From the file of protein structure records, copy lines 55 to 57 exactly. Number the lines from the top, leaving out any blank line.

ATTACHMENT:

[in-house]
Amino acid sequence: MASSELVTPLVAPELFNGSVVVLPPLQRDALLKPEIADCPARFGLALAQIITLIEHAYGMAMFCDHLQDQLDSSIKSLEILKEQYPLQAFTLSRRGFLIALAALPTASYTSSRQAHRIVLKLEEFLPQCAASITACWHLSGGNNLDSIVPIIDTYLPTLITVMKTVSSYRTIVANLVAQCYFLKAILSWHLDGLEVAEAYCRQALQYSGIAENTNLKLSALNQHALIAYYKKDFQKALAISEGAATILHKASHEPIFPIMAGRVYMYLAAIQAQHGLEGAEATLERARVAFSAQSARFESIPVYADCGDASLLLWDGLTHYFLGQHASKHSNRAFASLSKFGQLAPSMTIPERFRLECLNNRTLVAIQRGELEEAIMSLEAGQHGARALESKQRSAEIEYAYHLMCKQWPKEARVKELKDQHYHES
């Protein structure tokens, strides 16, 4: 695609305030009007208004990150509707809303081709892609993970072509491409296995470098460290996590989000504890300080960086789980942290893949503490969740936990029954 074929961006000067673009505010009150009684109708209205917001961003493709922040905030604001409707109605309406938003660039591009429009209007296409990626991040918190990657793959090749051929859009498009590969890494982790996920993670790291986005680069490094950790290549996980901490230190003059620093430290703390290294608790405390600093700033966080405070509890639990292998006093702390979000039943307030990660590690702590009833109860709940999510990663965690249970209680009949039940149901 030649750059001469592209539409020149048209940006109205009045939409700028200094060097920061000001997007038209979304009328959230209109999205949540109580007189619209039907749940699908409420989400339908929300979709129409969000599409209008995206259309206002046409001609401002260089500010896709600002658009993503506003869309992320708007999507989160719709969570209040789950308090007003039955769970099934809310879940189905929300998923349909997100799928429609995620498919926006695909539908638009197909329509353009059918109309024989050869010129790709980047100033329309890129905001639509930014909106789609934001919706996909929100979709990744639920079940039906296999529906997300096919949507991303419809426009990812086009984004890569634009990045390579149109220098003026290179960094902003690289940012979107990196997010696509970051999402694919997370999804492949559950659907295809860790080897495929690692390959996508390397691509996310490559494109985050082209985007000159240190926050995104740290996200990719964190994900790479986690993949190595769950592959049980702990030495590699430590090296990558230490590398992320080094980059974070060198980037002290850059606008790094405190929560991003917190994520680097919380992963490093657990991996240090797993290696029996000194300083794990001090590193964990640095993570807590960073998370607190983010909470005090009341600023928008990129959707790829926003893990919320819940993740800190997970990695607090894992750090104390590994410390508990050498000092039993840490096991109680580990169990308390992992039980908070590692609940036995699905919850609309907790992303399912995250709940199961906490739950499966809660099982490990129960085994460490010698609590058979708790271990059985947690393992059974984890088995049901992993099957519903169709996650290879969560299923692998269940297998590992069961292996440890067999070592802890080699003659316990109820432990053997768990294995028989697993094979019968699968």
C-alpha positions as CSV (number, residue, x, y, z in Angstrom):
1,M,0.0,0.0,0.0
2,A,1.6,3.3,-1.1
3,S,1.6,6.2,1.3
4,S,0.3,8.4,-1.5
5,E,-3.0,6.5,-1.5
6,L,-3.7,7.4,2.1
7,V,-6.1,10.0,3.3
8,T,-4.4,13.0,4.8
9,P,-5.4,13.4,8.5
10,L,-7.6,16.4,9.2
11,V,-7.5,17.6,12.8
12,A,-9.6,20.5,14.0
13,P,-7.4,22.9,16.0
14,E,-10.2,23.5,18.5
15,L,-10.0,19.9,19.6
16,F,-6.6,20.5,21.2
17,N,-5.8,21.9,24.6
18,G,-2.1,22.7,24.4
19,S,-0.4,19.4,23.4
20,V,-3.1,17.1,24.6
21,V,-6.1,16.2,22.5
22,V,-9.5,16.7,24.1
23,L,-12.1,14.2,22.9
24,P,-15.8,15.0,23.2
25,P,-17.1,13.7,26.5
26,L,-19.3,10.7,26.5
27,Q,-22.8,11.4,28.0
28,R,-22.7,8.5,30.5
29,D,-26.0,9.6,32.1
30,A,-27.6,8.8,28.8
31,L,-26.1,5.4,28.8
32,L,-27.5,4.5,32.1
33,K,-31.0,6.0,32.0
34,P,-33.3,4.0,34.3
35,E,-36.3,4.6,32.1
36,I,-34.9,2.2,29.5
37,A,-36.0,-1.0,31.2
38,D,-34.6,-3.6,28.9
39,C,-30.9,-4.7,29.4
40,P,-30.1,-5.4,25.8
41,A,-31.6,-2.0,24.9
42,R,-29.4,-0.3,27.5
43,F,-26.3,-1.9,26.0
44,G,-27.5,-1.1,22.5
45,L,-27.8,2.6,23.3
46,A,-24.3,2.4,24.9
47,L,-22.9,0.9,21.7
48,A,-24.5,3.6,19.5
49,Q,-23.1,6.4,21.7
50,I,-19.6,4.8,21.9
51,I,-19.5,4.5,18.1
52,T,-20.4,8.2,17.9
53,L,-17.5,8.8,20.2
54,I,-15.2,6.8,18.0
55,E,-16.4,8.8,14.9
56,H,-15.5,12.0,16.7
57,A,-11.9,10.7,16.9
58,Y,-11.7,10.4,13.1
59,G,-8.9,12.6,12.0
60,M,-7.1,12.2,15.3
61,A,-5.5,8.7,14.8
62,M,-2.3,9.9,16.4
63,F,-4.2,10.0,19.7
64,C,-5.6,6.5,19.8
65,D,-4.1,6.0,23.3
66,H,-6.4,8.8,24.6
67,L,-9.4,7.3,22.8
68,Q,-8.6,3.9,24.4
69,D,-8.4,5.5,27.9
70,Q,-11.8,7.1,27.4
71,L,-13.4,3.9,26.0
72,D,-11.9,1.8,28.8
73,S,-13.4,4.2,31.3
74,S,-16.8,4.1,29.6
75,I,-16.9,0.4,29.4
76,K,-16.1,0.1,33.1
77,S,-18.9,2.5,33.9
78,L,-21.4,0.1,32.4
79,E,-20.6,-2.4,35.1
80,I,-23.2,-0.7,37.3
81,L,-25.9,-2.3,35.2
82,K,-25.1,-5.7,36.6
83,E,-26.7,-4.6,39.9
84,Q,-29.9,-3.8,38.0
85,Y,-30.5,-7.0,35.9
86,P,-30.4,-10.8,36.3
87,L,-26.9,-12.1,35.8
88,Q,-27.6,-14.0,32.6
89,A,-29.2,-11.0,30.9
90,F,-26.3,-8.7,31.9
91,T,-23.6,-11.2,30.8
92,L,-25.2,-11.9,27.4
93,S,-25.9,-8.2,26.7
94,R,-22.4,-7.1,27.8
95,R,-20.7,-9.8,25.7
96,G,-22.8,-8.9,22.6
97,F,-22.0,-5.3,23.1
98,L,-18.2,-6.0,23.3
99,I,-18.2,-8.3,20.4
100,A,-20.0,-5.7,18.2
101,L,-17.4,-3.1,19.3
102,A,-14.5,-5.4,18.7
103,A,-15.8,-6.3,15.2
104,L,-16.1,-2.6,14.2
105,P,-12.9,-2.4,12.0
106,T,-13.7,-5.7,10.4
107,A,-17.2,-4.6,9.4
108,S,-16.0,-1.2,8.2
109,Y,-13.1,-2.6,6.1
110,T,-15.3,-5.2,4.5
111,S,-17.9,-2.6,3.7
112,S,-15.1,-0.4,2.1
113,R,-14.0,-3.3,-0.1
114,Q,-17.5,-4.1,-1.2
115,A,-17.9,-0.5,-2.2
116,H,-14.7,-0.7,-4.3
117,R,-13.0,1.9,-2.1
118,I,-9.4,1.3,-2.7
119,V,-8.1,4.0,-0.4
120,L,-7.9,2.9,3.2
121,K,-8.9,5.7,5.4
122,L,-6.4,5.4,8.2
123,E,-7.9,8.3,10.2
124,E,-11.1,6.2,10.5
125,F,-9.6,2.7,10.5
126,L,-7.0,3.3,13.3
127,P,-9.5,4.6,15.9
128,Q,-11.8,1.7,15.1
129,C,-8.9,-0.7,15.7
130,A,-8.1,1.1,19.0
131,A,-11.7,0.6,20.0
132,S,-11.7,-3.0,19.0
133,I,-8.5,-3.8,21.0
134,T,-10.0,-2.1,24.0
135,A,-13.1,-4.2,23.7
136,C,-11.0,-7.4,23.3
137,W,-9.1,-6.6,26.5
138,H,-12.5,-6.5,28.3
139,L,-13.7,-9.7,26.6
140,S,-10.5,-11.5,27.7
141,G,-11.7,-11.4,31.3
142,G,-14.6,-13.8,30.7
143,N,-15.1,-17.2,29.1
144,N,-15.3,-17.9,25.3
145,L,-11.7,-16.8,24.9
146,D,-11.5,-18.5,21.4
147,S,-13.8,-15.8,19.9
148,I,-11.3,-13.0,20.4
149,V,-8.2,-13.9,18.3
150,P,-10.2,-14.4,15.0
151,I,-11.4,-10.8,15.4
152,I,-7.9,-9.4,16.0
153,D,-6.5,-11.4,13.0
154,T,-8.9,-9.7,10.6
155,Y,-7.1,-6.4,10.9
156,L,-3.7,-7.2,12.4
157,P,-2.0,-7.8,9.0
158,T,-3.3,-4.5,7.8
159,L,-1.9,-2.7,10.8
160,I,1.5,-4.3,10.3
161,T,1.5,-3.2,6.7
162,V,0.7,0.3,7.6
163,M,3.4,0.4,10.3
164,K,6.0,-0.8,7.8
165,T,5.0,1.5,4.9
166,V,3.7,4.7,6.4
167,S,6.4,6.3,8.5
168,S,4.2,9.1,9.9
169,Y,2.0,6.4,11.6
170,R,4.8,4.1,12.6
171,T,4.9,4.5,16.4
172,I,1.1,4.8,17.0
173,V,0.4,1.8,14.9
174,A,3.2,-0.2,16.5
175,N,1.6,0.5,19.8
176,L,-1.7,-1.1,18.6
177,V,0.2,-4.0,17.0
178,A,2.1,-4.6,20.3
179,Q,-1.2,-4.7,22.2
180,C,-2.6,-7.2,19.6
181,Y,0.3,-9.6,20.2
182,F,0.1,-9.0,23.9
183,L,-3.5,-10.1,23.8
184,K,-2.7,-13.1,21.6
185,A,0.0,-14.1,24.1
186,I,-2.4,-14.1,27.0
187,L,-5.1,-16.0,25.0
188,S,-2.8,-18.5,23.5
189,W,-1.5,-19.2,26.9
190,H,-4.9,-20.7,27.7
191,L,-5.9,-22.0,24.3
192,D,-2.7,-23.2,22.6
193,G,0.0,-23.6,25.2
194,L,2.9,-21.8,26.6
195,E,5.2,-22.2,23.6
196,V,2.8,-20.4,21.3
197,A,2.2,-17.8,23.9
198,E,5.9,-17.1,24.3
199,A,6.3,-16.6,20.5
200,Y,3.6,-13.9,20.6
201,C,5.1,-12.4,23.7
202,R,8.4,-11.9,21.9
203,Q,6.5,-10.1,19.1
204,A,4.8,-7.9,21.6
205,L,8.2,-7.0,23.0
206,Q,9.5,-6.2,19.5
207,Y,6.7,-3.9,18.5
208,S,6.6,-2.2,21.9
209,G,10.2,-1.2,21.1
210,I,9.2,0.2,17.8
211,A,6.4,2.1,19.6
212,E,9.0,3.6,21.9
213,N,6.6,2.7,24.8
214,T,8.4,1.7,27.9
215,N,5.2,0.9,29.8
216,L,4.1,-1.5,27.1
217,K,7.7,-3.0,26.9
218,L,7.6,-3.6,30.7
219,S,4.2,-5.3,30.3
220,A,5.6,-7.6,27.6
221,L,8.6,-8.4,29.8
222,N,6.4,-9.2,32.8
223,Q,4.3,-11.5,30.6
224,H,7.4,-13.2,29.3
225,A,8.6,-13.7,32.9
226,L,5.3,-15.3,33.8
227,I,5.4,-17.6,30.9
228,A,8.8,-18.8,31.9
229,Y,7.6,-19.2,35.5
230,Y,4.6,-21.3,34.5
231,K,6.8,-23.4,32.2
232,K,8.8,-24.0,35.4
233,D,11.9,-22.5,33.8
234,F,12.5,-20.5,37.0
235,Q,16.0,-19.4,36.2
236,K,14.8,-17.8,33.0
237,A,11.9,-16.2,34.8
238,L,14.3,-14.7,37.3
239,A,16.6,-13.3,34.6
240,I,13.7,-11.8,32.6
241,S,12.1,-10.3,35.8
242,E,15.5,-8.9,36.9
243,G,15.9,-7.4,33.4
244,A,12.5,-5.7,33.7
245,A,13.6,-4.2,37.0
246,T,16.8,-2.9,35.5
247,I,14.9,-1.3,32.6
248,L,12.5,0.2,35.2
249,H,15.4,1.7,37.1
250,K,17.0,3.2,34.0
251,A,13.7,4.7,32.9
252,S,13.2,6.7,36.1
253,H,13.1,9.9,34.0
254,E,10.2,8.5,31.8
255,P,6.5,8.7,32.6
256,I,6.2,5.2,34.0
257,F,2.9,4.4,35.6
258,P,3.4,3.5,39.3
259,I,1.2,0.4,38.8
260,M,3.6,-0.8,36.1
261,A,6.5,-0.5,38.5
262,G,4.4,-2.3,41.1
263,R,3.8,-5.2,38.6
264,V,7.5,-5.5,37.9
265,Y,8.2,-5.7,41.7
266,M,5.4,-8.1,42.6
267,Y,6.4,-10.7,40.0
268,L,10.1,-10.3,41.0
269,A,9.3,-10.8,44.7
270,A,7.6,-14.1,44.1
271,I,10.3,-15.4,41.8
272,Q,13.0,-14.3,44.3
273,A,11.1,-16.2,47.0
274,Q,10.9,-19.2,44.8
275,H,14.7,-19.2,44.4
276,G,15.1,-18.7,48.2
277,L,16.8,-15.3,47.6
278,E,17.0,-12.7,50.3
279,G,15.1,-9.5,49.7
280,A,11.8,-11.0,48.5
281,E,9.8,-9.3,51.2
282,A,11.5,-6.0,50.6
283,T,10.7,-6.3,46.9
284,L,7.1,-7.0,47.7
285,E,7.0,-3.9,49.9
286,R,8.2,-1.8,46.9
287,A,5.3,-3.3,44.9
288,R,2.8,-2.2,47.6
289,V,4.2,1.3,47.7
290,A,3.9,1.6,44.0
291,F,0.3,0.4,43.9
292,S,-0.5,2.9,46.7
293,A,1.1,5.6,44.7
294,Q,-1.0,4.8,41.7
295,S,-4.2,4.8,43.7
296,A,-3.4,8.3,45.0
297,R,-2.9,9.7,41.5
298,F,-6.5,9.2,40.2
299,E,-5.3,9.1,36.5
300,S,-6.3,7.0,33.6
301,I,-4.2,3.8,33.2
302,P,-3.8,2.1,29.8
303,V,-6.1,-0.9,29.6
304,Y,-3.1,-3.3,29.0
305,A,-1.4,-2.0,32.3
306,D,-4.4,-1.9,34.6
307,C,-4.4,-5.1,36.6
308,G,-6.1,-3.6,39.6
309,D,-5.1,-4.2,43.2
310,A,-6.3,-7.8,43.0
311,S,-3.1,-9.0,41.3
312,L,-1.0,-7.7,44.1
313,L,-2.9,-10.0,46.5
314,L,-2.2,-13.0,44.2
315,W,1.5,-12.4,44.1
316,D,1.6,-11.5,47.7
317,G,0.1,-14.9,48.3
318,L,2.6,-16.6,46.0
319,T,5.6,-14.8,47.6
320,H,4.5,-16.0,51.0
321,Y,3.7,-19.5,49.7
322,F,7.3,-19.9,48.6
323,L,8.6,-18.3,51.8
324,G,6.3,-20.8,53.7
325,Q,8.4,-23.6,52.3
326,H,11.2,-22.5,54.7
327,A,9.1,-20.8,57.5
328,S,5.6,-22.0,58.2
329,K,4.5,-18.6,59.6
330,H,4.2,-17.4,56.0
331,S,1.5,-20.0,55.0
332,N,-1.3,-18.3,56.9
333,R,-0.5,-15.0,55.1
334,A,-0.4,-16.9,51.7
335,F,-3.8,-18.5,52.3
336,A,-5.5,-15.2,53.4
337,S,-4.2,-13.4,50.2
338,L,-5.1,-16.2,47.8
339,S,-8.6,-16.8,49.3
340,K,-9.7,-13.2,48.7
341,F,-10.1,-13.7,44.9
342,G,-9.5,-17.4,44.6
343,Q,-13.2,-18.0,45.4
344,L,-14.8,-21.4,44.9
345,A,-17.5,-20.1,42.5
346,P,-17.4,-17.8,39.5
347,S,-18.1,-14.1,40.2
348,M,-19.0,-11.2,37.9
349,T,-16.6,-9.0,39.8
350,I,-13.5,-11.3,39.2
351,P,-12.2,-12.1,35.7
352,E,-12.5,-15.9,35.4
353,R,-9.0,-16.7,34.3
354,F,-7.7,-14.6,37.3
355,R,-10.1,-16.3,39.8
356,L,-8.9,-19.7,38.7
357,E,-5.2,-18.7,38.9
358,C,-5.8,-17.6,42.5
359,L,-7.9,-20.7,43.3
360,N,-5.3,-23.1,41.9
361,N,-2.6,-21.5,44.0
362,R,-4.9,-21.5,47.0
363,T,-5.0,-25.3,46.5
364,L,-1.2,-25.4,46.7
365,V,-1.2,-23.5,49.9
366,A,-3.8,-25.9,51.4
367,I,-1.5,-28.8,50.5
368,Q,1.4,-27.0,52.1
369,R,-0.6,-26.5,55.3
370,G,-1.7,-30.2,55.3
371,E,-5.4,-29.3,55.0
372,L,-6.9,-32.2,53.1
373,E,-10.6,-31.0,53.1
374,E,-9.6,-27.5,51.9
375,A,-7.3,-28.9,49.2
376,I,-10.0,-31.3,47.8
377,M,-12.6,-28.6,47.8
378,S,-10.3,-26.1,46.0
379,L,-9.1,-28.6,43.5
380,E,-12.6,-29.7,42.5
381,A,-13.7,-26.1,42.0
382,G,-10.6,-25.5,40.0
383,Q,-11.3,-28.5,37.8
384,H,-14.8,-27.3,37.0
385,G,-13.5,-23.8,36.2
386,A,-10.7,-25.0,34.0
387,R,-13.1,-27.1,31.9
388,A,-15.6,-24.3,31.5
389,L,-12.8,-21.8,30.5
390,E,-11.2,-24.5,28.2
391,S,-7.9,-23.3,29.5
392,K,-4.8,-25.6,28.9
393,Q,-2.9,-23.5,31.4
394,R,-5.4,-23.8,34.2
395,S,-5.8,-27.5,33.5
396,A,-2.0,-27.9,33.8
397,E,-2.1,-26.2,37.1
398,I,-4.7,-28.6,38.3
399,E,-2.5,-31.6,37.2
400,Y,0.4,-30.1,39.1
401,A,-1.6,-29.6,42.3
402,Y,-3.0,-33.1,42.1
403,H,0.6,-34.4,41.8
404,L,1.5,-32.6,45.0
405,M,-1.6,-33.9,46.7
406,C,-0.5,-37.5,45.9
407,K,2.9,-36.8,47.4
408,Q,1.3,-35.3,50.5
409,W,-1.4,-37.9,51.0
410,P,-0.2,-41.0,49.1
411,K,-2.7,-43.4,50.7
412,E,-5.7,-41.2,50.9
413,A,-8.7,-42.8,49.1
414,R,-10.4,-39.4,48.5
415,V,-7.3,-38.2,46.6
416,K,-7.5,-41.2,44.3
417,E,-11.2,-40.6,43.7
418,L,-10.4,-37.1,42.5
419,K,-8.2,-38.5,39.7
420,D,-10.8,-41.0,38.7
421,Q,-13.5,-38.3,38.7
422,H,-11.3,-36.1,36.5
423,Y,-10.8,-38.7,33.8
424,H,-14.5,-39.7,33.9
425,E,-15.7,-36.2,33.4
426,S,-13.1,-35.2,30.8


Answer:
51,I,-19.5,4.5,18.1
52,T,-20.4,8.2,17.9
53,L,-17.5,8.8,20.2